Are we overly cautious when dealing with Japanese knotweed? Are other countries more proportionate in their approach? And do we need a new risk assessment to better reflect the situation on the ground? Read on to find out what the government’s Select Committee has concluded in an area where policy looks set to change …
In December 2018 we blogged on the UK Science and Technology Commons Select Committee’s plan to consult on “the science behind the effects of Japanese knotweed on the built environment”. The Select Committee was keen to obtain evidence surrounding the practical impact that the presence of knotweed has on buying and lending decisions in the UK and, more importantly, the reasoning behind those decisions. The results are in and the overriding conclusion is that we need to change our approach, but more evidence is needed before a revised policy framework can be set to deal with knotweed affected land.
So what did the Select Committee actually conclude following its consultation? Despite the fact that other plants cause a similar level of physical damage to property as Japanese knotweed, the stigma attached to the latter in the UK means that the reaction to its presence (as evidenced by property valuations) is often over-exaggerated. The only feature of Japanese knotweed which could potentially explain this excessive stigma is that it is more difficult to completely eradicate than other invasive plants. Despite this, the general consensus is that the UK’s approach to knotweed is “overly cautious” compared with other European countries.
Our colleagues in Germany, for example, report that knotweed is simply not a hot topic. They tell us the approach there is a pragmatic one – due to costs, landlords rather than tenants are responsible for its removal. There is also a “self-help” remedy available if a neighbour allows knotweed to encroach on your land, allowing you to remove it and be compensated appropriately.
Similarly in Hungary Japanese knotweed does not seem to have a major influence on buying or lending decisions. Anyone who allows knotweed to grow and spread may be fined and required to eradicate it. If the person responsible can’t be identified, the owner, tenant or manager of the property is obliged to deal with it. But our colleagues tell us it is not a hot topic or an issue in the same way as it continues to be in the UK.
In France the approach is even more “hands off”. There are certain non-native species of plants which cannot be introduced into the environment. However, Japanese knotweed doesn’t even make it onto the list. It is not considered as an invasive alien species and can be planted in France. There are certain rules on environmental practice which state that farmers mustn’t plant it near watercourses, but that’s about it.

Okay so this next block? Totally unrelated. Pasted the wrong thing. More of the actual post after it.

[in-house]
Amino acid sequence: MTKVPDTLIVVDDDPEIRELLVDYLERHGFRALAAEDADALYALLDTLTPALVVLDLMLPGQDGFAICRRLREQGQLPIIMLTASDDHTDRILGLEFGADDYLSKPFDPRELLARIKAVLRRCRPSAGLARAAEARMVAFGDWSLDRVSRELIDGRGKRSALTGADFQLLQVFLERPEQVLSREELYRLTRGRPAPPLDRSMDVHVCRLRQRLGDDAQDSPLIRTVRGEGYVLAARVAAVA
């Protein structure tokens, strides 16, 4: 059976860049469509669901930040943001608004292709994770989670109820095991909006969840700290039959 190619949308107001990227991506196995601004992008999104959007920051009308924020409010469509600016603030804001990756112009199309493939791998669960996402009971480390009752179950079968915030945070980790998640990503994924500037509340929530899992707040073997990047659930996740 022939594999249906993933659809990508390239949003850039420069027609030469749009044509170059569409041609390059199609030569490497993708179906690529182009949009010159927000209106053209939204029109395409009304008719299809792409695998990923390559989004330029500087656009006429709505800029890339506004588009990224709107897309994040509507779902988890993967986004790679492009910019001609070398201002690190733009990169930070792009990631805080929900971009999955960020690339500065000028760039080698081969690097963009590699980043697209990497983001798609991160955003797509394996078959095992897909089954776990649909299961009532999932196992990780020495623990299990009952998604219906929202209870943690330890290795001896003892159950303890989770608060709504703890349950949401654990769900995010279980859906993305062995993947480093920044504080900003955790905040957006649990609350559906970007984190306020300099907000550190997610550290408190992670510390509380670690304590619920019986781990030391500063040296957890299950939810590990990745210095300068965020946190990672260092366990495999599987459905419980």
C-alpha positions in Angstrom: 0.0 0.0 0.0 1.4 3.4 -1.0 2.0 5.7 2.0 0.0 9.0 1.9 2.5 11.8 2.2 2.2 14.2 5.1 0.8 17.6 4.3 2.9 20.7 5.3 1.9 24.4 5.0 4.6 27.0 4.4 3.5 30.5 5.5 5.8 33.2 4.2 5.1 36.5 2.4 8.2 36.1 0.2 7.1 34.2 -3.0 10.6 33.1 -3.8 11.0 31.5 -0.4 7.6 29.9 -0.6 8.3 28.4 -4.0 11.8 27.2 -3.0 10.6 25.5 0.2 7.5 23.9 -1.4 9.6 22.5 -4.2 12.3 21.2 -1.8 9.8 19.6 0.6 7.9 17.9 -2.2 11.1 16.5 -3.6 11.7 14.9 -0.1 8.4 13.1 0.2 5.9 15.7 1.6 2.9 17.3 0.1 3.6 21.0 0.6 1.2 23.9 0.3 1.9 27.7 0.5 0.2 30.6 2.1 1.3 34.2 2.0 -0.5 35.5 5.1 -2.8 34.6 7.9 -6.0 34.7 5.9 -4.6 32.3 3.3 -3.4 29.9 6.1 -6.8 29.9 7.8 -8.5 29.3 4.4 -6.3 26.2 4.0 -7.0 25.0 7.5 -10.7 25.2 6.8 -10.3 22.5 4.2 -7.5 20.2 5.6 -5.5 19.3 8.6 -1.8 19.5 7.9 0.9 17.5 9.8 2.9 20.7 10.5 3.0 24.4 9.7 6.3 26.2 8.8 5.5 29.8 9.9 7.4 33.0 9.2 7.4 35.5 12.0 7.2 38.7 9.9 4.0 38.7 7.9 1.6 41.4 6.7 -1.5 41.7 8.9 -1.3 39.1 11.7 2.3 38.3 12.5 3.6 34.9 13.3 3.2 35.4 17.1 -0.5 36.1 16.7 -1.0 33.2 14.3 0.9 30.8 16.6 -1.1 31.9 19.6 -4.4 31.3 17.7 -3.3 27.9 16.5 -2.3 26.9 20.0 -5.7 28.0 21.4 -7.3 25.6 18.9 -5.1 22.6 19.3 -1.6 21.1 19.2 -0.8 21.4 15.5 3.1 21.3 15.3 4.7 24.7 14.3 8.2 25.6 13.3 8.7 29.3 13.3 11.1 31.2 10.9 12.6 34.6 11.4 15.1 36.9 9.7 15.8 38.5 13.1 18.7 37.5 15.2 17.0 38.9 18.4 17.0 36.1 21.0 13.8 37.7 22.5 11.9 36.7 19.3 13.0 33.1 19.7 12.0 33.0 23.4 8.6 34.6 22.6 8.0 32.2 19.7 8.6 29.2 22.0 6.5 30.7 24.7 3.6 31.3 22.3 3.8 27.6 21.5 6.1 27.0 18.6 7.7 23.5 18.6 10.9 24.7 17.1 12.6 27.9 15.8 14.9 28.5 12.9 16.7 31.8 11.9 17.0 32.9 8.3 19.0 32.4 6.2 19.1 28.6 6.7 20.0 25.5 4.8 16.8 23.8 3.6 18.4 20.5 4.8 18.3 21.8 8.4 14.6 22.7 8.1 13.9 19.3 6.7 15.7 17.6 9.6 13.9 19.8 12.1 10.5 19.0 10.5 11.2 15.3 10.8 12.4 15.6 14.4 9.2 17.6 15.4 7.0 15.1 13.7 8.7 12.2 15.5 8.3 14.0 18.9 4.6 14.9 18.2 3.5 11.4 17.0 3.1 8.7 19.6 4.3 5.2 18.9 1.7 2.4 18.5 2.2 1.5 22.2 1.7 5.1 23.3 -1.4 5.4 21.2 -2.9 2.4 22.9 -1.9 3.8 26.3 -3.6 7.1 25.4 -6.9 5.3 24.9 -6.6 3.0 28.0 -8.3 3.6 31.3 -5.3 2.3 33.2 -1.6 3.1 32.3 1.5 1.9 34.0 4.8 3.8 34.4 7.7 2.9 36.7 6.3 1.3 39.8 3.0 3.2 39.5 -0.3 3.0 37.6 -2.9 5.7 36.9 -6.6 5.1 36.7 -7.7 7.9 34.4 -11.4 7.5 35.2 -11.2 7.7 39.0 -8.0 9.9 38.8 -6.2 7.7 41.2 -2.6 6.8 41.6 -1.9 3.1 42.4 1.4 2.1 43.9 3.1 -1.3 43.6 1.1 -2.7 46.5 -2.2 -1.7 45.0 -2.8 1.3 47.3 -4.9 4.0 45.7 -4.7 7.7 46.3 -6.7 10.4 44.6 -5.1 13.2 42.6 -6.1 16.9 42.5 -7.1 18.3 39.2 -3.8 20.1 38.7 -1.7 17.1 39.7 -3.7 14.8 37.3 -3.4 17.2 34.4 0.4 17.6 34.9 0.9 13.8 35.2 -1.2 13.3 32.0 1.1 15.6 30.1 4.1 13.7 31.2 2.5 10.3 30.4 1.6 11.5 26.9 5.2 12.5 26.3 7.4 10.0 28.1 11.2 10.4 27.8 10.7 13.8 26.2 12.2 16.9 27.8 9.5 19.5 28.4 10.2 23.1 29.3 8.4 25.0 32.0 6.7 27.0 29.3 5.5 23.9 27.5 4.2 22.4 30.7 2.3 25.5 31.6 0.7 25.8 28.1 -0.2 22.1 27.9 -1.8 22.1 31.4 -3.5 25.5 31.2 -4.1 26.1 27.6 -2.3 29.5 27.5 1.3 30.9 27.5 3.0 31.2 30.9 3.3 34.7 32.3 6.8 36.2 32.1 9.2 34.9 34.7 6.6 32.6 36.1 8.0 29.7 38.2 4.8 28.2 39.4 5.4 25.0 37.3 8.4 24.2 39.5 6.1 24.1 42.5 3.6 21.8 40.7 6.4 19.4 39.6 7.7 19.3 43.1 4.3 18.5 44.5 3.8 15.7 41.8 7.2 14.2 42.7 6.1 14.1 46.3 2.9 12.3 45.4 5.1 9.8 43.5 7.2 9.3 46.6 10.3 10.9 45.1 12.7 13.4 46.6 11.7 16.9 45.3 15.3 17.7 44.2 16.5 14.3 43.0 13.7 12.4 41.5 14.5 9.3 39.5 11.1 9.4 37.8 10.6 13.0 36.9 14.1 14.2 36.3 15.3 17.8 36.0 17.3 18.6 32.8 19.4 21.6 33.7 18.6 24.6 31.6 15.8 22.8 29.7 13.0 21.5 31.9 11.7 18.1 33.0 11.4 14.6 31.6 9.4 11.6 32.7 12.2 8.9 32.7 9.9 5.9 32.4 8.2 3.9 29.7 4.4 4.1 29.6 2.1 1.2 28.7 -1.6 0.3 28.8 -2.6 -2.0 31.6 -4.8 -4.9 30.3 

So is our approach “overly cautious” compared to our European neighbours? Should this be rectified and if so, how? This is proving difficult to agree. The Royal Institution of Chartered Surveyors (RICS) risk assessment from 2012 is credited with improving lenders’ attitude to properties affected by Japanese knotweed – many lenders simply refused to lend at all in such circumstances prior to the risk assessment’s publication.
That being said, some of the standards set in the risk assessment have been widely criticised as arbitrary. The “seven metre rule” (i.e. if knotweed is visible within a seven metre radius of any building or the property boundary, then the property is deemed higher risk) which is one of the key tenets of the risk assessment, is not based on scientific evidence.
As a result, many commentators have demanded a more nuanced approach to risk classification. Such classification should take into account: the size of the infestation, the distance of the knotweed from the property and the type of property (among other factors). This plea for an amended risk assessment is currently being considered by RICS but any revised content has not yet been settled.
In general, it’s been agreed that more evidence is needed:
(a) to establish the physical effects of Japanese knotweed on the built environment; and
(b) on the way in which Japanese knotweed is treated in other jurisdictions.
Such evidence is needed to inform future policy and regulation so that it is both proportionate and rational.
The UK government’s Select Committee has tasked the Environment Agency, the Department for Environment Food & Rural Affairs and RICS (among others) with investigating the issues set out above. Stay tuned to find out more as these knotty issues are unravelled!